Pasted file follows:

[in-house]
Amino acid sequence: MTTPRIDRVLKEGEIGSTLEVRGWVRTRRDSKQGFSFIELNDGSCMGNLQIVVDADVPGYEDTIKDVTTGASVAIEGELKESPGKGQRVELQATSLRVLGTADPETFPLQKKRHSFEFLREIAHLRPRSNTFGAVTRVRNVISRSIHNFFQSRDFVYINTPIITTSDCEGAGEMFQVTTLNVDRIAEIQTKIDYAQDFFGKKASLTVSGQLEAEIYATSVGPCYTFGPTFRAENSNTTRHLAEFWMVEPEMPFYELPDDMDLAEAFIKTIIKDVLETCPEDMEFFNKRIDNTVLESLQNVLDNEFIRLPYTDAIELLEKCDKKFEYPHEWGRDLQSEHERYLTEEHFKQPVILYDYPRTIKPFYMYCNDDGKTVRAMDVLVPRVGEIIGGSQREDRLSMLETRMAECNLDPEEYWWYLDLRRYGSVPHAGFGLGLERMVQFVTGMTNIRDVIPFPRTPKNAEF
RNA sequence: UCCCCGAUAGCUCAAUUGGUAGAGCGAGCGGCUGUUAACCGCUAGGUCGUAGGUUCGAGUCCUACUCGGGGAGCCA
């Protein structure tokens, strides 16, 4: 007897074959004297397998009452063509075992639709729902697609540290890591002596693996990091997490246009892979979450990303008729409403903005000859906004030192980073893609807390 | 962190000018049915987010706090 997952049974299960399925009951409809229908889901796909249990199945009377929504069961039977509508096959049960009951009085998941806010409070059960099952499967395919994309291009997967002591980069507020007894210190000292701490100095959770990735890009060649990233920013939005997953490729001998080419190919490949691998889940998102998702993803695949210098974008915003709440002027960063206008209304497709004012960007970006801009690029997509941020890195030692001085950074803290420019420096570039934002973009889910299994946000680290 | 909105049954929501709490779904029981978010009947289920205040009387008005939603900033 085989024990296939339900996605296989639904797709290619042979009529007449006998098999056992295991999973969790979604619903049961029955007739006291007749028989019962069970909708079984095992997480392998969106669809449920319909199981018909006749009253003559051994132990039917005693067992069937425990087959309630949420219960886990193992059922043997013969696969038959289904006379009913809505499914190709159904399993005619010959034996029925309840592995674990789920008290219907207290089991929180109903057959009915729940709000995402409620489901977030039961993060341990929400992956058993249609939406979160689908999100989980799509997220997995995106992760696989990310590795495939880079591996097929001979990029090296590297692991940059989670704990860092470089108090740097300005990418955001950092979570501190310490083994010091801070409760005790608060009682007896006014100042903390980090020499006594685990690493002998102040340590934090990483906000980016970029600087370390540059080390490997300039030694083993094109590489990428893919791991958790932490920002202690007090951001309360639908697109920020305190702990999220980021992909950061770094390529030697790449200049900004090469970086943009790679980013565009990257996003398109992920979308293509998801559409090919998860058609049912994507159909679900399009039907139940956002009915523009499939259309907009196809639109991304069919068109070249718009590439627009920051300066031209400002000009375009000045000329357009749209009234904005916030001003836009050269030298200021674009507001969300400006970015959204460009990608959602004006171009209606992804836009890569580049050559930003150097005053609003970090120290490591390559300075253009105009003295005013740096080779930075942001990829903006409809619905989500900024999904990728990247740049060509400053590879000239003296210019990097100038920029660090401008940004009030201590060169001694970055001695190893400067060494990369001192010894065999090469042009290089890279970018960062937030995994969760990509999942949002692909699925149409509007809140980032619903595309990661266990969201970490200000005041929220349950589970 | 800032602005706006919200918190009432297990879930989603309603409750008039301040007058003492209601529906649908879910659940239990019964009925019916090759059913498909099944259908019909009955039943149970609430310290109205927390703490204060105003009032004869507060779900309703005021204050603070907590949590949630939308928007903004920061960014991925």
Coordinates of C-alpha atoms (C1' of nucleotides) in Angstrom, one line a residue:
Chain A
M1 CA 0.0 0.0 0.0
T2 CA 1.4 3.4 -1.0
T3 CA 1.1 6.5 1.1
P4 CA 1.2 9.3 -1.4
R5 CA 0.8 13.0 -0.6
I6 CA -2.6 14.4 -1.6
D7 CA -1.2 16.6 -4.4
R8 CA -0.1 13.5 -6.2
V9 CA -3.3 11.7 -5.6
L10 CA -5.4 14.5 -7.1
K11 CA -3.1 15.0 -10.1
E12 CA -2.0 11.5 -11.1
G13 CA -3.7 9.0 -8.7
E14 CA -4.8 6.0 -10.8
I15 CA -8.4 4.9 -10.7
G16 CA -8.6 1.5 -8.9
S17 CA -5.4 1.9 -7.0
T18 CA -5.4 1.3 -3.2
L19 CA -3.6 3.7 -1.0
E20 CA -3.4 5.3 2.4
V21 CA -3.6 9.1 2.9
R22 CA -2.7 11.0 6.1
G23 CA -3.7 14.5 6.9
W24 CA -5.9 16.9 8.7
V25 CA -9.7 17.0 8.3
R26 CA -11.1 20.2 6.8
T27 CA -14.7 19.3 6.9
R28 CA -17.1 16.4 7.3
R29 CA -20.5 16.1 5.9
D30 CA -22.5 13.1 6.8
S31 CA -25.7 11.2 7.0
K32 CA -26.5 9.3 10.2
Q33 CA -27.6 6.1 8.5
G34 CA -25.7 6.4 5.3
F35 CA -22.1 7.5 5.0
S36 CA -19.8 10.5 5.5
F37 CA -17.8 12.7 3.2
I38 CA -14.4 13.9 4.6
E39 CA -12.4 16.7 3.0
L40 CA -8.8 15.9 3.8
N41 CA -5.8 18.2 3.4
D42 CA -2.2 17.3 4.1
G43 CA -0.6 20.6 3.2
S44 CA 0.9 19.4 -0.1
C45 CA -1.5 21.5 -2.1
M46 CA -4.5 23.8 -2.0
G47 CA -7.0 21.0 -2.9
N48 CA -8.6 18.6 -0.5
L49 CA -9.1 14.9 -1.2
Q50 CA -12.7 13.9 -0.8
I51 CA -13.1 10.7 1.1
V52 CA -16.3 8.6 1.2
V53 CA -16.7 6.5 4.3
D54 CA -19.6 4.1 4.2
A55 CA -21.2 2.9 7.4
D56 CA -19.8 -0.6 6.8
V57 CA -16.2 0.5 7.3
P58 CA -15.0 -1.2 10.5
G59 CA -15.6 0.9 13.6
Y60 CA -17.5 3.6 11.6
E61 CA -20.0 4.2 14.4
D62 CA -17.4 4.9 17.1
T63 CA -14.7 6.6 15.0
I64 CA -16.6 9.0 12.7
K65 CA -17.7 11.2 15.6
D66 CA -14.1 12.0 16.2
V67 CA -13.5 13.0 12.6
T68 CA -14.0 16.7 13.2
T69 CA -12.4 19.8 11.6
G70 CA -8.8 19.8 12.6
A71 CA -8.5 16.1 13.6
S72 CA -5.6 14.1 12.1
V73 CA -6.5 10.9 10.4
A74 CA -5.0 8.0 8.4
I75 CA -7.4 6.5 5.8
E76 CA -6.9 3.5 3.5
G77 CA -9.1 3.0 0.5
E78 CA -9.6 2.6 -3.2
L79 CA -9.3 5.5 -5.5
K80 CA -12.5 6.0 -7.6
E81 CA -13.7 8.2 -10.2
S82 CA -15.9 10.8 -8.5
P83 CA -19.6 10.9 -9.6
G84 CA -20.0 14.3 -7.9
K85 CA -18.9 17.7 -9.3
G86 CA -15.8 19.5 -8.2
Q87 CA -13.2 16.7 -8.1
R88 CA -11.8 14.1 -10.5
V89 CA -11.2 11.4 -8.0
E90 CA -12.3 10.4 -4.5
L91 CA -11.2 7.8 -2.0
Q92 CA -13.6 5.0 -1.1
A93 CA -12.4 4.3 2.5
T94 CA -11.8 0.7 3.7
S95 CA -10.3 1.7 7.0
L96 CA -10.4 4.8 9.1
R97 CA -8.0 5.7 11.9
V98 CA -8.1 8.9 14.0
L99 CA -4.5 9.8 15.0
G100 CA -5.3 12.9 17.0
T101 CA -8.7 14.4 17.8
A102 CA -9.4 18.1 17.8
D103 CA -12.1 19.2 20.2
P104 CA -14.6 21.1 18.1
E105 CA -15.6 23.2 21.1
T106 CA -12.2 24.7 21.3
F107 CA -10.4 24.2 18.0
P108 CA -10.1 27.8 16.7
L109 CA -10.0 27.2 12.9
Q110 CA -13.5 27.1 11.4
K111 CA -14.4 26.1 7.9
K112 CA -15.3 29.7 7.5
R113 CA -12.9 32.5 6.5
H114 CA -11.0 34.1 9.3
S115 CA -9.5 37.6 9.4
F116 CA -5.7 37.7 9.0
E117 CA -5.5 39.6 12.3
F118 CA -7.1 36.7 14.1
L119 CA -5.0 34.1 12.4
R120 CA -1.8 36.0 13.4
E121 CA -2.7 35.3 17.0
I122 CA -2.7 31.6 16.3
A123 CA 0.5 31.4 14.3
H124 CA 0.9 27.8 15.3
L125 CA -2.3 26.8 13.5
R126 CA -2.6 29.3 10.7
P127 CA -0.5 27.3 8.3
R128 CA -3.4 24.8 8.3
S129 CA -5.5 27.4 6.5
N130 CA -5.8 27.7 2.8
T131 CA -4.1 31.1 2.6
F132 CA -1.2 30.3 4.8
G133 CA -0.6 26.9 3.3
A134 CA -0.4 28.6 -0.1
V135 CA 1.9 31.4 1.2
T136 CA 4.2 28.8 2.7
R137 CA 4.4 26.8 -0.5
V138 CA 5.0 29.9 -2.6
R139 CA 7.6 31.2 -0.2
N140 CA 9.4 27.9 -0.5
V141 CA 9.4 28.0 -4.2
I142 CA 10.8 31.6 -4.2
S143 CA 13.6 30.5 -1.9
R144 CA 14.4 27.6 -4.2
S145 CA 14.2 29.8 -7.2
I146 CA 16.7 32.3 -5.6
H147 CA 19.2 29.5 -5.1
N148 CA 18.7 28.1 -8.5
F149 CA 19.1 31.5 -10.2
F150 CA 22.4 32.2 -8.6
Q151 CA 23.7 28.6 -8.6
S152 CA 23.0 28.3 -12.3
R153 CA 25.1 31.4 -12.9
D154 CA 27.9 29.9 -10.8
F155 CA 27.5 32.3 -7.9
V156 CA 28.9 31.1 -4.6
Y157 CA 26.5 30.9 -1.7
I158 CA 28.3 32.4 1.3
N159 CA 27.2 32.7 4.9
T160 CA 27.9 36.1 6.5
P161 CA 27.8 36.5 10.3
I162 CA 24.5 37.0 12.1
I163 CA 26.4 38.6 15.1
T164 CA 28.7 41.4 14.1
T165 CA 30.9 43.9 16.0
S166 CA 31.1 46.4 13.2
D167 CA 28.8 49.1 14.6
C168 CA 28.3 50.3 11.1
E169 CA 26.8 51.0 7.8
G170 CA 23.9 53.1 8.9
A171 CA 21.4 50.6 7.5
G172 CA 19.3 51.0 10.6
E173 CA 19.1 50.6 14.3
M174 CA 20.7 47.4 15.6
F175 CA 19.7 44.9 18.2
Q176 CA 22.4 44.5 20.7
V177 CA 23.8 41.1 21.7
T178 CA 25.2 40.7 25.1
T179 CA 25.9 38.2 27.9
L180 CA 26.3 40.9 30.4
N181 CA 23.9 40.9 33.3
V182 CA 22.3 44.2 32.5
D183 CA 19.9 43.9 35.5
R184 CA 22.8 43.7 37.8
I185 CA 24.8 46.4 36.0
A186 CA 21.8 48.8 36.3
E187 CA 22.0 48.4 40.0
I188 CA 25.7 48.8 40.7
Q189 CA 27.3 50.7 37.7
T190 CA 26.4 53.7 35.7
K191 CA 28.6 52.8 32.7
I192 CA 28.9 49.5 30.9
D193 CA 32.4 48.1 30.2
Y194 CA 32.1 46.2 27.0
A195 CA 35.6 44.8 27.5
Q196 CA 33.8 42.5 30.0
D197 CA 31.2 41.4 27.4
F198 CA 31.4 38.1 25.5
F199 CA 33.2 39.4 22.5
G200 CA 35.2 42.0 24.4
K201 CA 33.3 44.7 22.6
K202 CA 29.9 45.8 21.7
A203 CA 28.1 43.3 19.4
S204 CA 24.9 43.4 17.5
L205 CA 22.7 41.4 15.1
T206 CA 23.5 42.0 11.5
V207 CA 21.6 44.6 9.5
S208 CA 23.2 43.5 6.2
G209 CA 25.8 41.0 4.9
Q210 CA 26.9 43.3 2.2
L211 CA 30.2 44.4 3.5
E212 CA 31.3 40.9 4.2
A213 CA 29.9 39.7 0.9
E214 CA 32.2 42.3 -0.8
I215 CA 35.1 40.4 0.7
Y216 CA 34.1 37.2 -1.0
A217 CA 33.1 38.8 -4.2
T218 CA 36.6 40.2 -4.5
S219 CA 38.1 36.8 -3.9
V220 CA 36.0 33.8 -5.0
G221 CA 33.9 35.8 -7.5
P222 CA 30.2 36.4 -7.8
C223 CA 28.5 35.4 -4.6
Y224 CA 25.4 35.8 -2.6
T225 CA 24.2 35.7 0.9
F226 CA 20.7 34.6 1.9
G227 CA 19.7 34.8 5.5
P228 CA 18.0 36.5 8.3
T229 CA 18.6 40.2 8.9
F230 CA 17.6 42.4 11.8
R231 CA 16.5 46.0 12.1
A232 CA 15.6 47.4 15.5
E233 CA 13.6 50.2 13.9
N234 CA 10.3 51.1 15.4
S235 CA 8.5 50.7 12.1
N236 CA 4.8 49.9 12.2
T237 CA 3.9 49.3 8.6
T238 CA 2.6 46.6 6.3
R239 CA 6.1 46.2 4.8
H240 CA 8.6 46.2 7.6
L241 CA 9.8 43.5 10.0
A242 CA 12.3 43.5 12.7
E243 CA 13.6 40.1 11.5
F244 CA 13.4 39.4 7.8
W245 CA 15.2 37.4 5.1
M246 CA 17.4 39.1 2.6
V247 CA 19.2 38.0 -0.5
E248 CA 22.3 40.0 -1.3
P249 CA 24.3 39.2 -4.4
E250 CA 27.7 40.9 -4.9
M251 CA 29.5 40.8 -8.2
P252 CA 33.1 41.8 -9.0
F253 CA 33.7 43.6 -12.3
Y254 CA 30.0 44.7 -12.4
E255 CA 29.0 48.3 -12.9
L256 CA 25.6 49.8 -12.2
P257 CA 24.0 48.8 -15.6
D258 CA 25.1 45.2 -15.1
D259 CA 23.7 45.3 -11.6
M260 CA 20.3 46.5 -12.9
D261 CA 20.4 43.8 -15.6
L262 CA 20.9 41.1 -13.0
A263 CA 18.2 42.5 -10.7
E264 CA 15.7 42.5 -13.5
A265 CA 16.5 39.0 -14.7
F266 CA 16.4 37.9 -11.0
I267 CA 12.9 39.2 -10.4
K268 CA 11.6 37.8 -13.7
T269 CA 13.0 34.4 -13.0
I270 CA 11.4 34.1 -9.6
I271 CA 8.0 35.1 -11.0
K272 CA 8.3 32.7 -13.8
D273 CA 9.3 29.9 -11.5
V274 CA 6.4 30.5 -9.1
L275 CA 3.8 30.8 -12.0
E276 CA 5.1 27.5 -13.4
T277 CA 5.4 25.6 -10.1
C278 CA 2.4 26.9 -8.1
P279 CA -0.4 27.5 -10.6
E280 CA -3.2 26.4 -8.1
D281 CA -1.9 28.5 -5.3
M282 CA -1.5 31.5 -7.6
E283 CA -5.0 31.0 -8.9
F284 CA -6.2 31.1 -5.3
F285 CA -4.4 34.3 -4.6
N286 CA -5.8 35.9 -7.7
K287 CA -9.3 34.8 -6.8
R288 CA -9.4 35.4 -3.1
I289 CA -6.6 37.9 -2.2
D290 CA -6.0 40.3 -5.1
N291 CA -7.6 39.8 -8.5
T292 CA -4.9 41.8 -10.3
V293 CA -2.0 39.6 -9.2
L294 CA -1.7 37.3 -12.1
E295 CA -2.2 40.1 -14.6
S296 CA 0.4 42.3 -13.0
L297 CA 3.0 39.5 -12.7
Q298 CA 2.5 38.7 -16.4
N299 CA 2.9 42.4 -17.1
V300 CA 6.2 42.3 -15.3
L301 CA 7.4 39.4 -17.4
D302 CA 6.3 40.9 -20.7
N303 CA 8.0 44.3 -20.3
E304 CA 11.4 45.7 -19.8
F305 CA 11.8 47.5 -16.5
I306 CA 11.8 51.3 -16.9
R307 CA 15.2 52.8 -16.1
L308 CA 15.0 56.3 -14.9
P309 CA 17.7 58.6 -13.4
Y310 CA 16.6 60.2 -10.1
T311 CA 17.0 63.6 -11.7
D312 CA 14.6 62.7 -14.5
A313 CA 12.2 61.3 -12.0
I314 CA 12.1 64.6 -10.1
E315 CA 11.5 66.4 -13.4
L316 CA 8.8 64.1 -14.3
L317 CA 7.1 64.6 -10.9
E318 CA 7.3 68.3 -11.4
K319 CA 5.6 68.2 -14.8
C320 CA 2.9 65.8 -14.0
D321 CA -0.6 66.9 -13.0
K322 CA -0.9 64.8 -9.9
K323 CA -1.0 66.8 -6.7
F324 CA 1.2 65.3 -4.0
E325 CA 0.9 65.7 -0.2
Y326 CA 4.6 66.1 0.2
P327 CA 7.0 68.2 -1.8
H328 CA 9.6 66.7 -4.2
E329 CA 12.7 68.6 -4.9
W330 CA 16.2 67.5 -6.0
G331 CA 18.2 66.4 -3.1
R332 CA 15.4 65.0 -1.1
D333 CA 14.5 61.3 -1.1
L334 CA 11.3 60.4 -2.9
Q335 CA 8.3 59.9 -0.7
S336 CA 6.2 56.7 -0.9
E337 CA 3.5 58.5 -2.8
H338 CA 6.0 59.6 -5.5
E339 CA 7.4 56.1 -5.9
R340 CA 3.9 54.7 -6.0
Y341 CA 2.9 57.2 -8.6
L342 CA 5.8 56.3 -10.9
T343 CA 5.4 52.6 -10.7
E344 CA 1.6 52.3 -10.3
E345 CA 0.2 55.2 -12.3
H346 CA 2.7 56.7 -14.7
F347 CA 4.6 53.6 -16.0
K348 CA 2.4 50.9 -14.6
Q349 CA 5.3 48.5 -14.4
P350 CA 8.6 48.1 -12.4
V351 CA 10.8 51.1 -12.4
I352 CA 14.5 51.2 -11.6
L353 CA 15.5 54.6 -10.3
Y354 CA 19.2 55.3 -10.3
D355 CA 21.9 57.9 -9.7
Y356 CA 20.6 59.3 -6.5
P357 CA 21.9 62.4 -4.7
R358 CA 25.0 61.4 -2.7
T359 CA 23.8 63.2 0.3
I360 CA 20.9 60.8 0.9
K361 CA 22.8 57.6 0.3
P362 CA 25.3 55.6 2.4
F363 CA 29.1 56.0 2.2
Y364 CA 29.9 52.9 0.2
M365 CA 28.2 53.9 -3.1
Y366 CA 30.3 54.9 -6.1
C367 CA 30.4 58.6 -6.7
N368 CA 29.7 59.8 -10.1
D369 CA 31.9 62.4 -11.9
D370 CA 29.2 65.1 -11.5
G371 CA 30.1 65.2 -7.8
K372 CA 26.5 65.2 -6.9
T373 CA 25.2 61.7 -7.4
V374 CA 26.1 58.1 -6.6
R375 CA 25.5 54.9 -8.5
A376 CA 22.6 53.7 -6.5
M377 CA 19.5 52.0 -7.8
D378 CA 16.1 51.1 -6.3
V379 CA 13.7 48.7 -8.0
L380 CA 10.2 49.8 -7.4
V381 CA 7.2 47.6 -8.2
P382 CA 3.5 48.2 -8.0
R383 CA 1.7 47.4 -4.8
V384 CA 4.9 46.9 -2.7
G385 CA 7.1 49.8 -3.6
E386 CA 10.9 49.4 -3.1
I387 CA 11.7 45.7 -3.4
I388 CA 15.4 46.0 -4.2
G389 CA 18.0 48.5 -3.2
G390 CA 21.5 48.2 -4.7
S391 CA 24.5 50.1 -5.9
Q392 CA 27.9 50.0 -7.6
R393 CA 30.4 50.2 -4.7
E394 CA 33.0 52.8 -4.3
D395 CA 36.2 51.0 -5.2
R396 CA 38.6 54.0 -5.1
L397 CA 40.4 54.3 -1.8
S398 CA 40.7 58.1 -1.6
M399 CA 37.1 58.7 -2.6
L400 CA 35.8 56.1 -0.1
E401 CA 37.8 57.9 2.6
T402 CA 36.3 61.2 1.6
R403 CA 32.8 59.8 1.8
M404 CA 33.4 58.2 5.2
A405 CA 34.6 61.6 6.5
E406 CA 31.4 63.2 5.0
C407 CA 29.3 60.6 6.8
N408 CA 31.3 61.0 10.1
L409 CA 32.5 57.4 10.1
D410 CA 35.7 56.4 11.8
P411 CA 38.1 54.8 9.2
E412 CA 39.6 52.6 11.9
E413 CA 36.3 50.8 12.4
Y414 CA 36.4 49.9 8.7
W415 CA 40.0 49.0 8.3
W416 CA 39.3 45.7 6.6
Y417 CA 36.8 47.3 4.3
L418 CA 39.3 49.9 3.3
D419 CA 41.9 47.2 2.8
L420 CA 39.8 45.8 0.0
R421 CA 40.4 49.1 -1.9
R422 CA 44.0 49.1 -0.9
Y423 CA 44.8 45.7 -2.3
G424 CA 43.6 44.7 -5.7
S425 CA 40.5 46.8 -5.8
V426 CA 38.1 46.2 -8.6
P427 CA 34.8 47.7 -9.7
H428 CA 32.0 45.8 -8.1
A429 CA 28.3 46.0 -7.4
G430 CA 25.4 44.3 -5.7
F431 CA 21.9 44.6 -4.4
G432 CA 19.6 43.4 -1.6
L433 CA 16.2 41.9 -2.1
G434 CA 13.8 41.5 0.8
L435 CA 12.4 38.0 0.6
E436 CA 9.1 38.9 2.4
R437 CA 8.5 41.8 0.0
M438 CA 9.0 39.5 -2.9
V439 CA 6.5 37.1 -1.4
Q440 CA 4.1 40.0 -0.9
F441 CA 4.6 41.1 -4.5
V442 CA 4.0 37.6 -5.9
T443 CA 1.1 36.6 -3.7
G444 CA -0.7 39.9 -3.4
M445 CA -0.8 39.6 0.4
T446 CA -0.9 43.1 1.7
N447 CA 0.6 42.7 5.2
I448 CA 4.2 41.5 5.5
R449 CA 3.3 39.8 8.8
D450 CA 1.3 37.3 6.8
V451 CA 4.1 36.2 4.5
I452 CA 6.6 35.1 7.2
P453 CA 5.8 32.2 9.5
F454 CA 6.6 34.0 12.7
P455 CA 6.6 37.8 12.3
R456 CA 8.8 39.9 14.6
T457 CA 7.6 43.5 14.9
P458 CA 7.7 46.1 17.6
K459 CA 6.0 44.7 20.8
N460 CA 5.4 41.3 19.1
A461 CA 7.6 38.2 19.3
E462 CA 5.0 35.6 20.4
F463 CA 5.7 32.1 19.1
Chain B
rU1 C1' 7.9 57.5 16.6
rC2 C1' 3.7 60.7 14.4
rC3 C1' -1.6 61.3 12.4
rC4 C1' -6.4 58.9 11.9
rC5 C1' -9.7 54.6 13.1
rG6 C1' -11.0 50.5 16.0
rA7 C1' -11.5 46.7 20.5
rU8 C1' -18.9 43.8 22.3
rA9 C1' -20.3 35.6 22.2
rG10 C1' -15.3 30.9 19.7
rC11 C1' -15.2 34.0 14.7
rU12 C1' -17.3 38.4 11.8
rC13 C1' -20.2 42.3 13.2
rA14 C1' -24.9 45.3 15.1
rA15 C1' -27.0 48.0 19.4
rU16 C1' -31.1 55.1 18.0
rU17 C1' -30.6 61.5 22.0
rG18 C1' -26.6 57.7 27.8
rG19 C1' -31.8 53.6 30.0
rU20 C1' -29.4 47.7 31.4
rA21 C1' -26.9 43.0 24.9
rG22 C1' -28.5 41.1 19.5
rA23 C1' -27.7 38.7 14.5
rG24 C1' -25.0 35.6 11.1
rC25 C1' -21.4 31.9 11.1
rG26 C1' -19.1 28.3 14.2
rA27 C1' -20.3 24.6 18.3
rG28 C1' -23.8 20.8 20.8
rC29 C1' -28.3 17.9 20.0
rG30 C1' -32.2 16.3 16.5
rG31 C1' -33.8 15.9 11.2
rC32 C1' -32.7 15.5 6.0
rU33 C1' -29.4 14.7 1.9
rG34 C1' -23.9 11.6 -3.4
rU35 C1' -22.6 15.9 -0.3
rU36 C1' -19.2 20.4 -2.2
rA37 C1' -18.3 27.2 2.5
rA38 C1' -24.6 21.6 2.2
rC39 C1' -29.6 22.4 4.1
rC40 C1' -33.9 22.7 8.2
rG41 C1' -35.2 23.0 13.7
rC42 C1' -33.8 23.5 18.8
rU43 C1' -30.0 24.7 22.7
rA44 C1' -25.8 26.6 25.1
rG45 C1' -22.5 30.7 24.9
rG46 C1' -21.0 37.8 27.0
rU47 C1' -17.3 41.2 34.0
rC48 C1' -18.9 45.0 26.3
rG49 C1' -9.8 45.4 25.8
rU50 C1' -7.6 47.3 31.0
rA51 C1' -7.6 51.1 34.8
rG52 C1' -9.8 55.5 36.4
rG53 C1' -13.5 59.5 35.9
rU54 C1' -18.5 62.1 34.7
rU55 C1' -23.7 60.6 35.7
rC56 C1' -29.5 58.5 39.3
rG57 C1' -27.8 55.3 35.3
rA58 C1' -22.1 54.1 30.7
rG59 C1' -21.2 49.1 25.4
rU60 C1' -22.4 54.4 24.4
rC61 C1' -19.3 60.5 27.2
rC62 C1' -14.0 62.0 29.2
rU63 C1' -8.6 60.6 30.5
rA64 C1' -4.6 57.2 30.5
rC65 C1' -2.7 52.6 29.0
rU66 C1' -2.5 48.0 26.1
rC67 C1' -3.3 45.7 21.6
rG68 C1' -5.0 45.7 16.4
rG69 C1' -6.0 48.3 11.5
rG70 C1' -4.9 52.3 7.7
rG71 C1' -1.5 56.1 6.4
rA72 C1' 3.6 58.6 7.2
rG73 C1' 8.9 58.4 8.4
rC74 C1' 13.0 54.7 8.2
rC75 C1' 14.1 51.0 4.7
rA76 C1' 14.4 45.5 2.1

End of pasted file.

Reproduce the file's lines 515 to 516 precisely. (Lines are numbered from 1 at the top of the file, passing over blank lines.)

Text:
rG45 C1' -22.5 30.7 24.9
rG46 C1' -21.0 37.8 27.0